Dr. Pam R. Taub talks with Diabetes in Control Publisher Steve Freed at the 2016 AACE Meeting. In part 2 of this Exclusive Interview, Dr. Taub explains the use and effects of the latest cholesterol drugs, PCSK9-inhibitors.
Dr. Pam R. Taub, MD, FACC is a board-certified cardiologist who focuses on general and preventive cardiology. As a general cardiologist, she works with patients to diagnose and prevent heart disease, as well as manage conditions such as hypertension (high blood pressure), diabetes, coronary artery disease, or heart failure. Her own research—focused on how epicatechin (a compound found in dark chocolate) can improve mitochondrial structure and exercise capacity in patients with heart failure and diabetes—has received funding from the National Institutes of Health and the American College of Cardiology, and has resulted in multiple publications in top journals. She is also developing and testing new biomarkers (blood tests) to predict cardiovascular risk, as well as studying the mechanisms of statin-related muscle complaints and decreases in exercise capacity and using epicatechin to treat them.
Transcript of this video segment:
Steve: Just like every other profession, you’ve got the good, the bad and the ugly. To get it away from that subject, let’s talk about why you’re here. Are you presenting?
Dr. Taub: Yes, I did a presentation this morning on the use of a new category of drugs called PCSK9 inhibitors, which are used to treat elevated cholesterol.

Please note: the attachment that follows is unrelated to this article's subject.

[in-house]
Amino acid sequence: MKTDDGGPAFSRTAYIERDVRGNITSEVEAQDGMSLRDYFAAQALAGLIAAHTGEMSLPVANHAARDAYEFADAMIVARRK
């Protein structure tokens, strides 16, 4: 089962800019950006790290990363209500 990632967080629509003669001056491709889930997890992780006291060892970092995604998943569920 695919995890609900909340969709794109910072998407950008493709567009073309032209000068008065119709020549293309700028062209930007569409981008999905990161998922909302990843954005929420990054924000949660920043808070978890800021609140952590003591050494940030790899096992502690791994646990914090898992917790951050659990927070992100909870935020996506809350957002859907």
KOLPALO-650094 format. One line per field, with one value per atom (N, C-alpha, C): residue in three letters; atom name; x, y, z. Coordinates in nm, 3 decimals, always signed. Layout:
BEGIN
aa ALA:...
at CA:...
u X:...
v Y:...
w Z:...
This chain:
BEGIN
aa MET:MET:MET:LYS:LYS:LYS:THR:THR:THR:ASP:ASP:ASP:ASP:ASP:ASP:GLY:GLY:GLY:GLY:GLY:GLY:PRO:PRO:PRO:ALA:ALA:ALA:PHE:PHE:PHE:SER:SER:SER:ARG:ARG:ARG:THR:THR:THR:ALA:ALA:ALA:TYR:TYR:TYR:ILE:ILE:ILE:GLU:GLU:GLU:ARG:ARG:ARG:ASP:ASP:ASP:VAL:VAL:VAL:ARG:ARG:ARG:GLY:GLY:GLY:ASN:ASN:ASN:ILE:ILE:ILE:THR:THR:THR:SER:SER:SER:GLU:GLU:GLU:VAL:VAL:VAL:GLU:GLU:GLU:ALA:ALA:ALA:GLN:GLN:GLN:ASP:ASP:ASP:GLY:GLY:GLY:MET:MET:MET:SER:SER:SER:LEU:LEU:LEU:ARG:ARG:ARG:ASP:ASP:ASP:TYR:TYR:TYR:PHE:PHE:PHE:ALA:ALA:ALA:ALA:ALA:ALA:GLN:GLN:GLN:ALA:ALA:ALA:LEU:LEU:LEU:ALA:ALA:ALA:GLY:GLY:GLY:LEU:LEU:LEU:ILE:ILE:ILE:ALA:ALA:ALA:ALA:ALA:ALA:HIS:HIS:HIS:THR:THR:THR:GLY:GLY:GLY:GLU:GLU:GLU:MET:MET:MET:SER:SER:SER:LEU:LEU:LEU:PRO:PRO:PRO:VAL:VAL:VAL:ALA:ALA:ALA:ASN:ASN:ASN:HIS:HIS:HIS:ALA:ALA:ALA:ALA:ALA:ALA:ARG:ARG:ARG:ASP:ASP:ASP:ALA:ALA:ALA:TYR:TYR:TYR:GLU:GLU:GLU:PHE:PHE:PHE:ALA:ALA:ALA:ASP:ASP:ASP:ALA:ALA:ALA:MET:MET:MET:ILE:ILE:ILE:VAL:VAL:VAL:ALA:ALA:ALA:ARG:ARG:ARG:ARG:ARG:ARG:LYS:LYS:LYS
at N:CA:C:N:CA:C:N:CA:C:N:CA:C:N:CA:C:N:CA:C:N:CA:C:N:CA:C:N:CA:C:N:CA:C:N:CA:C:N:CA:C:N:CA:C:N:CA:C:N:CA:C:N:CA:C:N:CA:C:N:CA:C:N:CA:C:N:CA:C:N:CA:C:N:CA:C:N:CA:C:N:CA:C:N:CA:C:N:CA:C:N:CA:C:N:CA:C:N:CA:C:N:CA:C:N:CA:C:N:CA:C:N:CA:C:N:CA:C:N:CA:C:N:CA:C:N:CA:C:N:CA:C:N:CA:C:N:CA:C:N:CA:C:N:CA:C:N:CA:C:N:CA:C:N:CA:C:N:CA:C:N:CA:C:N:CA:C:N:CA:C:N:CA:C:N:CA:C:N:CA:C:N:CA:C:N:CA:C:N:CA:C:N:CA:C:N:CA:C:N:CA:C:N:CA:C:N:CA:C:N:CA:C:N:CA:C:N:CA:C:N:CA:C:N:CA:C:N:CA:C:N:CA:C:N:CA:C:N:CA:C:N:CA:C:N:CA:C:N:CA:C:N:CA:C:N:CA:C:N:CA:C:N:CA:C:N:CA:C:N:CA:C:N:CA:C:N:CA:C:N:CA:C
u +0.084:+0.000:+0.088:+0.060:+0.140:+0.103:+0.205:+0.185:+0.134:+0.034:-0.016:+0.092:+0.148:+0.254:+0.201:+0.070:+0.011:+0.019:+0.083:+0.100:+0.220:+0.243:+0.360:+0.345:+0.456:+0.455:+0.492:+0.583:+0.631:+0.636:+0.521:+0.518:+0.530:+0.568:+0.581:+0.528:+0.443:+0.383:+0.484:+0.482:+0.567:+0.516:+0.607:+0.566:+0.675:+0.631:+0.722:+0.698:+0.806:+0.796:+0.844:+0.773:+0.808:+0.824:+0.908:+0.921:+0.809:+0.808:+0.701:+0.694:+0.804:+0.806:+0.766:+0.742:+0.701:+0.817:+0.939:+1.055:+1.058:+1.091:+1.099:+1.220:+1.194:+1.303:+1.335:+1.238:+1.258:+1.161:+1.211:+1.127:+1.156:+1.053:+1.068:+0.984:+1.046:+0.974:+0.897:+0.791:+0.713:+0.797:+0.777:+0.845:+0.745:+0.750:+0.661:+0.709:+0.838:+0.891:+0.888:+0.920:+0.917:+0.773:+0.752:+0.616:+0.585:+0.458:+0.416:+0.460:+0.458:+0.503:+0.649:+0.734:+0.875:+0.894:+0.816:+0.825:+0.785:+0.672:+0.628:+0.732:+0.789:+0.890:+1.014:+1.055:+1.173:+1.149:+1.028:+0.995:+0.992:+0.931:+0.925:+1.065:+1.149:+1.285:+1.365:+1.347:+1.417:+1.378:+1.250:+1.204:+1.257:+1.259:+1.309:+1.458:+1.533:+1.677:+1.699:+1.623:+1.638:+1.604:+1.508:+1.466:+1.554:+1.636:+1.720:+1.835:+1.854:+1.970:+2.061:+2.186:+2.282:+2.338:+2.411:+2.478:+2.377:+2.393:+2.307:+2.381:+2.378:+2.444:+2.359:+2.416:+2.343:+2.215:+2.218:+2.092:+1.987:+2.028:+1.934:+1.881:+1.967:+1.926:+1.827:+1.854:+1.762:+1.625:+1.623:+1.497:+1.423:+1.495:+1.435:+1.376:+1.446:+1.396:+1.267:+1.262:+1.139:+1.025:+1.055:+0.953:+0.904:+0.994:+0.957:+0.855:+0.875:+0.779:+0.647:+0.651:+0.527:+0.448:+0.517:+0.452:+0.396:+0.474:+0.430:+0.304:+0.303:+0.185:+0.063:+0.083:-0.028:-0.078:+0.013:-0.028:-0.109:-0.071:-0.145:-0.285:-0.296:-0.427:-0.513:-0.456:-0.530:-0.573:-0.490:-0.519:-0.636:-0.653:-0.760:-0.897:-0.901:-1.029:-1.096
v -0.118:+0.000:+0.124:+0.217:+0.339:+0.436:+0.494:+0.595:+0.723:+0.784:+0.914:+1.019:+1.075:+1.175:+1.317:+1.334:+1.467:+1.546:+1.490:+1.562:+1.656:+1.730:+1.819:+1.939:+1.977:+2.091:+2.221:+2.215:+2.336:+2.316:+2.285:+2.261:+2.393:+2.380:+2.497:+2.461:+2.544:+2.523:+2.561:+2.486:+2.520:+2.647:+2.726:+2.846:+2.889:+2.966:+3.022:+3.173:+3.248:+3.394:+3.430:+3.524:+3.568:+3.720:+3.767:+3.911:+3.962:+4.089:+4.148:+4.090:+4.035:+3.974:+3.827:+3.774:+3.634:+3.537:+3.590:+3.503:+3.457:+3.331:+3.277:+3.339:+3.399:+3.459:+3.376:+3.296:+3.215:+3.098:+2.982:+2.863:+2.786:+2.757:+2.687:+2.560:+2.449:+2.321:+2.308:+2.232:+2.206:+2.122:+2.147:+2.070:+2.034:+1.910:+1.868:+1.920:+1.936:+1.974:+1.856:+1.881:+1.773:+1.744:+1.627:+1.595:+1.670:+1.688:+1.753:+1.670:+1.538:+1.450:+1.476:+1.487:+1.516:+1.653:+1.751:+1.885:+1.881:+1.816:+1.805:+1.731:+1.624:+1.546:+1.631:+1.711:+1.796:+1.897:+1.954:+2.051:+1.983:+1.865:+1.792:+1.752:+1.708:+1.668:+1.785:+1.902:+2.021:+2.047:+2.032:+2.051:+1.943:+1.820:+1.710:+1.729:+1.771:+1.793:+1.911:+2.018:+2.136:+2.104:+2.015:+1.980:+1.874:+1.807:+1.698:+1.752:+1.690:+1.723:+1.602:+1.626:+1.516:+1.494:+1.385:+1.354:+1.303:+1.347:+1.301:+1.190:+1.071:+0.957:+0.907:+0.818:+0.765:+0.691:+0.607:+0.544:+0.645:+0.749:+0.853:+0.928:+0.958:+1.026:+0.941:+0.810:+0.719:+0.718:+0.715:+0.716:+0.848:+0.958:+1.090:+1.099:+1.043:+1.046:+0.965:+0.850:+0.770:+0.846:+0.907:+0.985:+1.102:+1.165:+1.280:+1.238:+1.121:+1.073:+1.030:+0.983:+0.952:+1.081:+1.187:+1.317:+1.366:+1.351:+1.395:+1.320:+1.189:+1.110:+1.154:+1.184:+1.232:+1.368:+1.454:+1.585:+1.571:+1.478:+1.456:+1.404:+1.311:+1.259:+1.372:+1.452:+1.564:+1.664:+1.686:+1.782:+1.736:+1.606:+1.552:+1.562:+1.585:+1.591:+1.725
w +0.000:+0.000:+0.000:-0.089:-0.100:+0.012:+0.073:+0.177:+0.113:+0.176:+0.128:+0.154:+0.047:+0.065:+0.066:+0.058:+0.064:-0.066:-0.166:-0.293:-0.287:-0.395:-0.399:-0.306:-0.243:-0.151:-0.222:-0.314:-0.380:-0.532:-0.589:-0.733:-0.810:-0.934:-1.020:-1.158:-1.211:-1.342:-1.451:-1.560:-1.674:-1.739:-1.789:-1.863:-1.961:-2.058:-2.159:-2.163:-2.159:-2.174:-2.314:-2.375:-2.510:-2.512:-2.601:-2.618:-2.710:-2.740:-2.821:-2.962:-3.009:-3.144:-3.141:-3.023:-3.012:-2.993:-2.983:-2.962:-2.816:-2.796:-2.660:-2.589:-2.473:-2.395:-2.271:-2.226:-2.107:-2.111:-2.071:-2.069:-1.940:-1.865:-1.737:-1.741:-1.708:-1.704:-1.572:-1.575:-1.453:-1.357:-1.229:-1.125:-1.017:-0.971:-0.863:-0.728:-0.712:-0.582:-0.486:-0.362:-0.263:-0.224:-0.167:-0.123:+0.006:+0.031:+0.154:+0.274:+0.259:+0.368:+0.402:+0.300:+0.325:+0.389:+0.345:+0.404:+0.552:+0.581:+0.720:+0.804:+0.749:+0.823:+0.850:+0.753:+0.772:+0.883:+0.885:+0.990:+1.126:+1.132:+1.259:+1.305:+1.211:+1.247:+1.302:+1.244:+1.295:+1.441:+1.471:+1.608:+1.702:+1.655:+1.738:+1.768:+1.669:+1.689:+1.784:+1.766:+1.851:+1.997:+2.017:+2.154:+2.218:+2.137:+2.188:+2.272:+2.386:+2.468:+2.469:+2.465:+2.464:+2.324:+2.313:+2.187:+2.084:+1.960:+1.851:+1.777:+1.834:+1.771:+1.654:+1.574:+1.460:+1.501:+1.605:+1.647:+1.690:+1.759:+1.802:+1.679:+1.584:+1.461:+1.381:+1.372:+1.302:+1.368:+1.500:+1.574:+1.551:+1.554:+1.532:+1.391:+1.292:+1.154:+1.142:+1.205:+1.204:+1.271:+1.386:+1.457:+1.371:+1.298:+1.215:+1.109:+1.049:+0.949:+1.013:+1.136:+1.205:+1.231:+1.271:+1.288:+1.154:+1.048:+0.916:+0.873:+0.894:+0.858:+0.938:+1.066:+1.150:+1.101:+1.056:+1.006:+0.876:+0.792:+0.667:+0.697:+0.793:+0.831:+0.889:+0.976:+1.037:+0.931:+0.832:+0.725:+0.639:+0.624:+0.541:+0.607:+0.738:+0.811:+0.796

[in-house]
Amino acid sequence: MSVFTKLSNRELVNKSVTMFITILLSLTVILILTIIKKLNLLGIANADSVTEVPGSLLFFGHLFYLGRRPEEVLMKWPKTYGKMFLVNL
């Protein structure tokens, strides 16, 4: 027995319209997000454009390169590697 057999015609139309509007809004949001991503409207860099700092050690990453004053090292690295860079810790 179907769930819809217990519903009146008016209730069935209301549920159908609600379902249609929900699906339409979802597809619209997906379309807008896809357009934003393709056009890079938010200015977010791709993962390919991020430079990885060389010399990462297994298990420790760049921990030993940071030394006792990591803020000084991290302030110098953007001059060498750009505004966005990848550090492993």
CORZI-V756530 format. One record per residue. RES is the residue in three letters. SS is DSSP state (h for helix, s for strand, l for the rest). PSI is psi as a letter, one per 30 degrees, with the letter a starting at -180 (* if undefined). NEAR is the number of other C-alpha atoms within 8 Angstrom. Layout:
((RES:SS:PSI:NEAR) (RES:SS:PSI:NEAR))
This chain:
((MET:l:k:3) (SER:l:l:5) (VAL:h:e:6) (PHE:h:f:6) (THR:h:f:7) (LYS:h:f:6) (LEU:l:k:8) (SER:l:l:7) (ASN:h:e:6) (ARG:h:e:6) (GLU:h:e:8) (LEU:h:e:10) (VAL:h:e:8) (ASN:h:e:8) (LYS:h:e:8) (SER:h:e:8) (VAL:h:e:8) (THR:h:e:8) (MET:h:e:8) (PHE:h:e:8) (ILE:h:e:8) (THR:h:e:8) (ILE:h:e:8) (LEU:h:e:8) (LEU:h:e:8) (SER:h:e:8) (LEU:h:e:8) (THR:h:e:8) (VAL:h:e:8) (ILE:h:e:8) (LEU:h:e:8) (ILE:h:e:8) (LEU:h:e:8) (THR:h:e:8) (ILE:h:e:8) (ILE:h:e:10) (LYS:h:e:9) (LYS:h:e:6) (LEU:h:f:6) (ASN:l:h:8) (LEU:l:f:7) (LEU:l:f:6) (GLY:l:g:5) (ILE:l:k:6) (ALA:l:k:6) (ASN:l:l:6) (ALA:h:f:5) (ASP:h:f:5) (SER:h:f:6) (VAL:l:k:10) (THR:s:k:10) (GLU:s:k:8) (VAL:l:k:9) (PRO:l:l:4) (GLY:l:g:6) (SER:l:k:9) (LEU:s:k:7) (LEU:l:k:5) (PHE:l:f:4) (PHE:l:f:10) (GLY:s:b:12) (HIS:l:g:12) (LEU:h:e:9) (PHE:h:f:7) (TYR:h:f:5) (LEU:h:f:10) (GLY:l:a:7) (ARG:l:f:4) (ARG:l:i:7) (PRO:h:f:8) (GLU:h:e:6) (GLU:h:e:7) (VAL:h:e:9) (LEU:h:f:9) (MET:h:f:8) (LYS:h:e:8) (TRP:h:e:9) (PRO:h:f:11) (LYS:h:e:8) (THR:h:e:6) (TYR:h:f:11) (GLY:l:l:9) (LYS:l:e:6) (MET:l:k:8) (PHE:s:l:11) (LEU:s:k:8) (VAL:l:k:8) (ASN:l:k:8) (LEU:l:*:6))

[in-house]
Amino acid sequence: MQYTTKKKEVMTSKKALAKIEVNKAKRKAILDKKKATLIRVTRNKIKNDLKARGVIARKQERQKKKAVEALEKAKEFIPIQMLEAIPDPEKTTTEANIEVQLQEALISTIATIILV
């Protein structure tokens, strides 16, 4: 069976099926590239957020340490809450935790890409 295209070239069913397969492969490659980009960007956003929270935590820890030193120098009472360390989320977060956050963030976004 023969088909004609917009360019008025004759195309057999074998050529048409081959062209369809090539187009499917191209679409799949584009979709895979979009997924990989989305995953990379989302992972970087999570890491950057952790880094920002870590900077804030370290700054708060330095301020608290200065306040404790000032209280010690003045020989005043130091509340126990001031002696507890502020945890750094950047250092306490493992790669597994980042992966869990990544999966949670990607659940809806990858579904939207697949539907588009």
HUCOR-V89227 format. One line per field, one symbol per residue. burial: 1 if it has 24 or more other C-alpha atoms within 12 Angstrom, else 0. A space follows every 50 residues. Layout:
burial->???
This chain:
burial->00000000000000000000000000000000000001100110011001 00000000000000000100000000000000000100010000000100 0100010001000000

Steve: Tell us a little bit about these drugs. It’s not a drug that you would give to 90% of your patients with diabetes with high cholesterol when there’s a generic drug out there that only costs cents per day. These new drugs are very expensive.
Dr. Taub: Yes, they’re very expensive and the FDA has only approved them for certain types of individuals. One of them are people that have familial heterozygous hypercholesterolemia. These are patients that have a genetic condition in which their LDL or bad cholesterol is really high, usually over 190. These patients often have a strong family history. That’s one category. The other category are patients who’ve had prior heart attacks, prior strokes, prior TIA, or have peripheral vascular disease, who need additional LDL lowering on top of the statin that they’re already on. That encompasses a lot of people with diabetes, because people with diabetes often have had a heart attack, a stroke, a TIA, and peripheral vascular disease as well. So very common in diabetics. So by that FDA indication, there are people with diabetes that are eligible for these drugs.
Steve: So, how low can the cholesterol be, or how high does it have to be, before they’ll even consider payment?
Dr. Taub: If a person falls into that category of having prior heart attack, prior stroke, and their LDL is over 100, technically, the insurance company should approve it based on the FDA indication. When they first came out last year, it was very difficult to get the drugs approved, but now it’s getting easier and easier. Most of the time I’m able to get the drugs approved if the patient has the appropriate indication.
Steve: How low have you seen this particular drug drop the LDL, from what to what?
Dr. Taub: I’ve seen in some of my patients that have really high LDLs, starting with 220. I’ve seen it drop to 80. Other patients that we’ve started at 130, I’ve seen it drop to 40s to 50s.
To view other segments in this video series:
Part 1: A Cardiologist’s Perspective on Diabetes
Part 2: New Cholesterol Drugs PCSK9 Inhibitors
Part 3: PCSK9 Side Effects
Part 4: Working with Diabetes Patients
Part 5: Advice on Treatment Methods
Part 6: Starting on PCSK9s
Part 7: Recommending New Drugs
Part 8: Results of Using New Drugs